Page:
Barton Health lecture series continues with joint replacement talk
WHAT: Barton lecture series: Joint replacement
WHEN: Wednesday, Dec. 2, 6-7 p.m.
WHERE: Lake tahoe community College Boardroom
With an increasingly active outdoor culture in the U.S. and people engaging in sports like skiing and biking into their 70s and beyond, it can be a challenge for knee, hip and shoulder joints to keep up.
“We’re seeing more and more people that are having joint replacements earlier and earlier in life,” said Jason Collin, a physical therapist with Barton Health. “It’s becoming much less invasive.”
Collin said joint replacement surgery has become the most successful elective surgery in the country. According to Barton Health, a half-million people annually elect for a joint replacement surgery and are back doing light activities within weeks of the surgery.
But a sore hip doesn’t necessarily mean a replacement is necessary.
“We’re always going to try conservative treatments first,” Collin said.
Joint replacement and alternative treatments will be the topic of this month’s Barton Health Wellness Lecture Series, Wednesday, Dec. 2, at 6 p.m. at Lake Tahoe Community College.
“This is a great way to get educated,” Barton spokeswoman Mindi Befu said.
With the country moving toward a more preventative model of healthcare, Befu added, “Educating the community on different health topics helps people to understand their medical options and to engage in ways to manage their health on the front end.”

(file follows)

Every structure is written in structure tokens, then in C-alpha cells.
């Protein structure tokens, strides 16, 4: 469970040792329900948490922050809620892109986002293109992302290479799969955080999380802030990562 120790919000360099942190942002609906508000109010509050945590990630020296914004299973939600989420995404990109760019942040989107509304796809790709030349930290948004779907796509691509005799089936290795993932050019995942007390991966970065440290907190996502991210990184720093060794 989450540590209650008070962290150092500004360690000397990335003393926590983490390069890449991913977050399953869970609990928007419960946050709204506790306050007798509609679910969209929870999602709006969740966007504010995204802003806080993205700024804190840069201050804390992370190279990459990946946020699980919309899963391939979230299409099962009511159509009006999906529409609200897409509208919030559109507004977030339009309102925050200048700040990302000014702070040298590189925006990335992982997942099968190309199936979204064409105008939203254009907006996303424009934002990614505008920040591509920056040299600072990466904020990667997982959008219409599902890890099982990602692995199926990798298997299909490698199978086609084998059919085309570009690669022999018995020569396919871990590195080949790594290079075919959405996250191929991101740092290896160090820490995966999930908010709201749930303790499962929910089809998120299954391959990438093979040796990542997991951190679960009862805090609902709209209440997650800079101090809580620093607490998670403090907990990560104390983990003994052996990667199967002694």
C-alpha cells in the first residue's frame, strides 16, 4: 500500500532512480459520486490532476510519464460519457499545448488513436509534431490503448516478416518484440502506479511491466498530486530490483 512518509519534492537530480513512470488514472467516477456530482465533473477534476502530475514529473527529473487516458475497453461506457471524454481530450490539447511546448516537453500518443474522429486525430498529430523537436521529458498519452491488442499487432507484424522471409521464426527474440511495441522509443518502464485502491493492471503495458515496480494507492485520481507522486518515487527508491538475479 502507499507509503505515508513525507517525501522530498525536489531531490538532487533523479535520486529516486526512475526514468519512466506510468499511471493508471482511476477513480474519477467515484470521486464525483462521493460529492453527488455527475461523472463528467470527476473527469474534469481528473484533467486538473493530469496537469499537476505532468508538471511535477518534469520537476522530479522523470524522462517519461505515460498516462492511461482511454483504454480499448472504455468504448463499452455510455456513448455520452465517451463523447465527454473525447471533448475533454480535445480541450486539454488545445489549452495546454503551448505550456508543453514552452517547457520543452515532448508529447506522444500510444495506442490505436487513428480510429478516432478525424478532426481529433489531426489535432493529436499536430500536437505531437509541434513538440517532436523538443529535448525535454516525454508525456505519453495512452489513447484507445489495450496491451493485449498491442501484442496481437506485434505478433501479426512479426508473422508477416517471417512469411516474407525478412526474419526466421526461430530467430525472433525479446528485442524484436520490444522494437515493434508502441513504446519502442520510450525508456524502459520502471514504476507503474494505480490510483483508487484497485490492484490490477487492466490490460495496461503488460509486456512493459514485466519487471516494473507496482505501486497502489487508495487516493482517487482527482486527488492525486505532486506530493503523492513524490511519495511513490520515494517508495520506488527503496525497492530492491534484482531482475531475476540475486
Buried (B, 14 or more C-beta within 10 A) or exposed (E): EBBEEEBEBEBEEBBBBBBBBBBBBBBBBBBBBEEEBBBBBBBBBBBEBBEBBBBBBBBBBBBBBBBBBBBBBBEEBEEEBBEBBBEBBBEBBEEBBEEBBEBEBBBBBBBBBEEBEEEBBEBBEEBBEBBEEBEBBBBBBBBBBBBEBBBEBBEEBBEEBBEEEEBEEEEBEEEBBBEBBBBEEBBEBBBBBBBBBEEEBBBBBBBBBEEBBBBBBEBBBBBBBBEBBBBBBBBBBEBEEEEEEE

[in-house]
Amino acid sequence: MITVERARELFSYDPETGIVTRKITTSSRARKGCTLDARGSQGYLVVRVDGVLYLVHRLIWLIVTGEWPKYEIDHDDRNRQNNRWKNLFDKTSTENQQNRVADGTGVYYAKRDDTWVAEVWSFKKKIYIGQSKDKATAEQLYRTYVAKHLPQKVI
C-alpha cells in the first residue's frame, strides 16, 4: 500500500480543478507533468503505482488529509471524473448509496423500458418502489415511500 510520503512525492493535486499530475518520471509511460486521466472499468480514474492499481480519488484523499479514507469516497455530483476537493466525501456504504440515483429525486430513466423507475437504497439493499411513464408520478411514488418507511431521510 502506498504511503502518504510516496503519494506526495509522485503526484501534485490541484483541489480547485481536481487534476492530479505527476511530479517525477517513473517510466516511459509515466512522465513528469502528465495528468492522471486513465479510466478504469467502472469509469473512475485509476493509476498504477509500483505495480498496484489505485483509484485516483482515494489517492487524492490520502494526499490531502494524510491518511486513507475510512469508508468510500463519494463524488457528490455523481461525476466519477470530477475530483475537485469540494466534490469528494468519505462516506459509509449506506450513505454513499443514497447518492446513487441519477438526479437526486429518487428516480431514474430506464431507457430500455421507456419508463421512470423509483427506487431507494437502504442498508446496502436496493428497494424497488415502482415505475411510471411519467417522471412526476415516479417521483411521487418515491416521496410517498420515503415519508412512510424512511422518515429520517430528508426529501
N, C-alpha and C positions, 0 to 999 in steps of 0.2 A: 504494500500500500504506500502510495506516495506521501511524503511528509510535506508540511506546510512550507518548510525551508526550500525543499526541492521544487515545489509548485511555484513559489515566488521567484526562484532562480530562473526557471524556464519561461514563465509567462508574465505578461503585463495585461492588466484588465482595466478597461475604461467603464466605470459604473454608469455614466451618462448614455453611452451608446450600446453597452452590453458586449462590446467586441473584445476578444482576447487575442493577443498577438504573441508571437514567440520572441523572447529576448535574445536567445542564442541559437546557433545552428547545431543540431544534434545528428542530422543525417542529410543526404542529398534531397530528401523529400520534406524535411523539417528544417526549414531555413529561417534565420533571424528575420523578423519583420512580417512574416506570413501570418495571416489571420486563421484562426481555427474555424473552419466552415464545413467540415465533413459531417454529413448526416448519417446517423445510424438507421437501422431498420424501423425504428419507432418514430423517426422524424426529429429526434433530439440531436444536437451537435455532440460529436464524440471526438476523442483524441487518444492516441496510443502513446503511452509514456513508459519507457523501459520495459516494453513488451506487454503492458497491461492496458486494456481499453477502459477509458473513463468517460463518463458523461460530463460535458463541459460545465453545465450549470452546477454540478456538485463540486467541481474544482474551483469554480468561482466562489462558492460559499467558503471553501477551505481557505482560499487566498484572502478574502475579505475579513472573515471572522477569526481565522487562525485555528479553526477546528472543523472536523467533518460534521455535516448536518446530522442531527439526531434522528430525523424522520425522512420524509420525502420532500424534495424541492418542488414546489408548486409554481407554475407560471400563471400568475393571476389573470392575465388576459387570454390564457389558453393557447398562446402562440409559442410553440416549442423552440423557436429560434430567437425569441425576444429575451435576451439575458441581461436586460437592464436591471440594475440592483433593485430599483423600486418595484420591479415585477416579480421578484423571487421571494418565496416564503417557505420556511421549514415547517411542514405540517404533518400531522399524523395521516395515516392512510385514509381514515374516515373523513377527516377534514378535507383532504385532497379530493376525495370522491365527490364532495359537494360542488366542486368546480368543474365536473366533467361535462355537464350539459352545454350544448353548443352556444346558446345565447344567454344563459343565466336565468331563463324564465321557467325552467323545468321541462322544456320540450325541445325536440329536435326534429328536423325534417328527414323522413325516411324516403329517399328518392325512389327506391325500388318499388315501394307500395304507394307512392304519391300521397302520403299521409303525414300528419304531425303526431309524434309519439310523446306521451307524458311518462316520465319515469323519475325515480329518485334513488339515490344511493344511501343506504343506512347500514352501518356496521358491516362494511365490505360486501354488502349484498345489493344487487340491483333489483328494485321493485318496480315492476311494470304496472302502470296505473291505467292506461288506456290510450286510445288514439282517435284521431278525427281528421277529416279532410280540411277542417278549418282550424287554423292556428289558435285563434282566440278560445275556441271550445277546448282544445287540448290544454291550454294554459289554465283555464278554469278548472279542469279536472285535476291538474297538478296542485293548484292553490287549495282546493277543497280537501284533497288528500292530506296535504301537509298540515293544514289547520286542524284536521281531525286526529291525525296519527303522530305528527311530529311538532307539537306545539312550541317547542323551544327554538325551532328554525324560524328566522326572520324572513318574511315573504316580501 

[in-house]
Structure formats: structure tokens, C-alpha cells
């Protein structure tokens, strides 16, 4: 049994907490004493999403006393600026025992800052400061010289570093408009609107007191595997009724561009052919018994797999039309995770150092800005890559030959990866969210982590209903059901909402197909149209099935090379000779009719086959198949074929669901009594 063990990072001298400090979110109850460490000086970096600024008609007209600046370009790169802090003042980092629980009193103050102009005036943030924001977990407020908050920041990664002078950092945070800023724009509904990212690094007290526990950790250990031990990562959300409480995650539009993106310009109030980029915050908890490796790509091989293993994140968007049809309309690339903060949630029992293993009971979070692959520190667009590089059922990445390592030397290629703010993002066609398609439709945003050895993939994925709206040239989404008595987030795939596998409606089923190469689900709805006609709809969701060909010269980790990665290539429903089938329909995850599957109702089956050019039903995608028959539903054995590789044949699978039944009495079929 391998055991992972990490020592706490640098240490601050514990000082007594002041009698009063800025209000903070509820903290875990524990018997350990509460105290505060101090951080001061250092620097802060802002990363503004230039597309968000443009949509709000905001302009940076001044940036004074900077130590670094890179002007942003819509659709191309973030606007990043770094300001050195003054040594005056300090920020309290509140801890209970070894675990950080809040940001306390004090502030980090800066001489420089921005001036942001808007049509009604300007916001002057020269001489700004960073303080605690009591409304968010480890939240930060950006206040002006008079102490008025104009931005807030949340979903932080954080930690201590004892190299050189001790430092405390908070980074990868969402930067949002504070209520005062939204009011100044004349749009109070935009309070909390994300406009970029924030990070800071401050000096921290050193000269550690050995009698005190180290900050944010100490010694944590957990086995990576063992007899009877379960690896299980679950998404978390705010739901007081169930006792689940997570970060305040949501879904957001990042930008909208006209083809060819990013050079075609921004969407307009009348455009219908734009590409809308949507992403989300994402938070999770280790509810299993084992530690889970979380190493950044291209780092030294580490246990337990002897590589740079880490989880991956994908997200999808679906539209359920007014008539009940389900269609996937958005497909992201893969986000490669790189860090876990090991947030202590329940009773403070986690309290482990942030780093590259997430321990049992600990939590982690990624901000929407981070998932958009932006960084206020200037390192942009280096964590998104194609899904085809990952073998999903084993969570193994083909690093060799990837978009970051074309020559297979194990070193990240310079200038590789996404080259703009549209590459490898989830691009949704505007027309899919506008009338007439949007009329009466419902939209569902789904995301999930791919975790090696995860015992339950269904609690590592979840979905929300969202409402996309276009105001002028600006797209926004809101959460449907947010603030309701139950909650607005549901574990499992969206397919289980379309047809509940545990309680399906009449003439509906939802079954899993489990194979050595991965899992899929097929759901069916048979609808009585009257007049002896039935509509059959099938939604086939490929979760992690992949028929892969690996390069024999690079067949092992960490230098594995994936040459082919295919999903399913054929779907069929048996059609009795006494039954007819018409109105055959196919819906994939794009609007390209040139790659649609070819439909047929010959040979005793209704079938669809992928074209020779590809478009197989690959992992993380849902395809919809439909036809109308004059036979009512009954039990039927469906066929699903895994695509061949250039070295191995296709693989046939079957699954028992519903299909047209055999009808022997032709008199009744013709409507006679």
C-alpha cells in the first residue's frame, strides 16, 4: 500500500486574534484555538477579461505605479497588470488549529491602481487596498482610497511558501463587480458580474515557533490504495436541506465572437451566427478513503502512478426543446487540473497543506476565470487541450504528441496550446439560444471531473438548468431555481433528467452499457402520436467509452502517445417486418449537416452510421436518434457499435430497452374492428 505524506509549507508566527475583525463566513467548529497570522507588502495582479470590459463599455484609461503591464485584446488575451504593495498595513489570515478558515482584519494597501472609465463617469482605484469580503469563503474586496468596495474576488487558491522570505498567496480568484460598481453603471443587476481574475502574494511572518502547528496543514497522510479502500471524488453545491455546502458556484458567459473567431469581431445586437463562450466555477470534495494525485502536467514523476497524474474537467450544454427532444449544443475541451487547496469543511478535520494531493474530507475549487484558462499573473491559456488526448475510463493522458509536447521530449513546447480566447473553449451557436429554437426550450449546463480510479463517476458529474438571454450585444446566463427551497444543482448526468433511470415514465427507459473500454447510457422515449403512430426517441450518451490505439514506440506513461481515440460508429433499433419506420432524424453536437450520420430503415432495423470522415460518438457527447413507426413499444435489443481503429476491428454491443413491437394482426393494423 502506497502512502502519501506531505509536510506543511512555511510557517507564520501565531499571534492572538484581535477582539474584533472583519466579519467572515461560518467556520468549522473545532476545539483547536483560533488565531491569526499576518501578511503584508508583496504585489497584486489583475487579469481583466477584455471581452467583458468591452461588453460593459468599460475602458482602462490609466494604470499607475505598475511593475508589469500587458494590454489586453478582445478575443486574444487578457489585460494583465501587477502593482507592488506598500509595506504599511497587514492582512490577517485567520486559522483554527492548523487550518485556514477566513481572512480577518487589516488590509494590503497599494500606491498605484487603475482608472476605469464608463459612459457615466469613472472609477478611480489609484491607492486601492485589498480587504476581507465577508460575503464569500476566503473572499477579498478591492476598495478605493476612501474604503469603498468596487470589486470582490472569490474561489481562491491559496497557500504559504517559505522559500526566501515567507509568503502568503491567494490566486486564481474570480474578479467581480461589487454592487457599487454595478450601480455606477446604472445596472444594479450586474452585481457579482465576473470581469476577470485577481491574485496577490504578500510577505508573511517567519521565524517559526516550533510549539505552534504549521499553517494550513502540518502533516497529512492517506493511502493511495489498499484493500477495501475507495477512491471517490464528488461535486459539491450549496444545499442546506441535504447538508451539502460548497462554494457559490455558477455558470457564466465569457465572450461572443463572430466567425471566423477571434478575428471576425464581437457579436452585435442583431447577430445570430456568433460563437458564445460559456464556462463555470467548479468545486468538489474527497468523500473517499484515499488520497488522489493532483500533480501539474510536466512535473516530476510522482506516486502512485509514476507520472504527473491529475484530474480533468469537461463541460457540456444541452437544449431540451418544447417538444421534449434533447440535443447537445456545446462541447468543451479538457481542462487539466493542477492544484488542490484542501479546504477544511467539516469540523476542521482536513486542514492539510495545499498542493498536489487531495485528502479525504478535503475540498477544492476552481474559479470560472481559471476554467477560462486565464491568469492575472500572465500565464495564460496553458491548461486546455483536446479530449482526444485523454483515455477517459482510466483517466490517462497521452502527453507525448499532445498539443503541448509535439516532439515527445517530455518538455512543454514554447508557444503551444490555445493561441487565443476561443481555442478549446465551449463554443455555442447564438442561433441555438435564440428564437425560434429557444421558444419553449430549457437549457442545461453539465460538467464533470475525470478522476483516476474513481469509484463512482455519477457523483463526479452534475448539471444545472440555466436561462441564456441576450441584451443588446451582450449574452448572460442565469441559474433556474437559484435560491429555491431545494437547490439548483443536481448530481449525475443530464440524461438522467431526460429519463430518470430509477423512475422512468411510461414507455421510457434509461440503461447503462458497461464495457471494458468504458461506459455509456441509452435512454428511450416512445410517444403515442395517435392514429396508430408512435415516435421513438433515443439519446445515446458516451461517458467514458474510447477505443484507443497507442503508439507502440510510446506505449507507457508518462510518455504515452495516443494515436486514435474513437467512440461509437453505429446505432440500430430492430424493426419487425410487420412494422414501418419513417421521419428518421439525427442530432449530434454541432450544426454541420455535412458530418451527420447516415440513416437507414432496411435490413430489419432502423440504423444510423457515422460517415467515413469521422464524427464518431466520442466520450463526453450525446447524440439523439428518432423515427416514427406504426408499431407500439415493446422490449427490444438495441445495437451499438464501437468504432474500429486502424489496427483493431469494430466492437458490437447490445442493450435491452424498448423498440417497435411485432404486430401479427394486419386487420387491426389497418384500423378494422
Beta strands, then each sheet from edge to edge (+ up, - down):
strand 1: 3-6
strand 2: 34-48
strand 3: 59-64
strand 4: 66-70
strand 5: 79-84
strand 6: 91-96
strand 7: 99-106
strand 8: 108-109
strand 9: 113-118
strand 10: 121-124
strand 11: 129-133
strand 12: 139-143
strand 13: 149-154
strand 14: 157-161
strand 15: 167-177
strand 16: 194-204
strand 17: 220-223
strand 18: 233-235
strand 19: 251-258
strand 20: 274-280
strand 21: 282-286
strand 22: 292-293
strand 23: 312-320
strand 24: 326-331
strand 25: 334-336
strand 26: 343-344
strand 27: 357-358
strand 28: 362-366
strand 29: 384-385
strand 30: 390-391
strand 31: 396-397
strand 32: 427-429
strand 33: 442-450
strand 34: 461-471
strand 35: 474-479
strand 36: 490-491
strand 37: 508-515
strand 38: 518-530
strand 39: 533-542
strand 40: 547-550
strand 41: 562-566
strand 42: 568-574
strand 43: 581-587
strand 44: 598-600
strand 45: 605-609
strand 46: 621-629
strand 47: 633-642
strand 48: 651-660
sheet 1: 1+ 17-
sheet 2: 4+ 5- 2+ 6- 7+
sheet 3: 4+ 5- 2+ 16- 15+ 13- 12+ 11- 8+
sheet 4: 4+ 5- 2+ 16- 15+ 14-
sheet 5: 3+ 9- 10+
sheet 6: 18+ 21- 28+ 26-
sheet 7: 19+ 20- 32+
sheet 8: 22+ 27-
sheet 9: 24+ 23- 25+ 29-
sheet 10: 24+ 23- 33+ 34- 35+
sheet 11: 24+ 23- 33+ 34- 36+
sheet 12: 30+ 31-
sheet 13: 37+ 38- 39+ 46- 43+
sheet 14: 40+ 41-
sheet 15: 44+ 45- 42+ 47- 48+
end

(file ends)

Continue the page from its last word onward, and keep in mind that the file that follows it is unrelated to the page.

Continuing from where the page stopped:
Barton’s free lecture series features a variety of topics geared toward public awareness and preventative health measures.
Last month’s talk involved avoiding orthopedic skiing and snowboarding injuries with a talk by U.S. Ski Team physician Dr. Terrence Orr. Wednesday’s lecture will feature a presentation by Collin and Barton orthopedic surgeon Dr. Kyle Swanson.
Swanson will discuss knee, shoulder and hip replacement surgery procedures as well as alternative treatment options and the process leading up to electing surgery.
“There are things that won’t fix the problem, but will buy people time,” Collin said of alternative treatments like cartilage injections or cortisone treatments.
Following Swanson’s lecture, Collin will cover the recovery and rehabilitation process.
“We have a very active community,” he said. “Our goal is to get people back into action.”
He recommended the presentation for “anybody with joint pain that may think this is a path they will be on sooner or later.”
Wednesday’s lecture series event will take place in the LTCC Boardroom, and include the opportunity for a question-and-answer session. Barton Health’s lecture series will continue in January with a presentation on environmental cancer-causing agents. They will discuss cardiology related topics in February.
More information is available at http://www.bartonhealth.org
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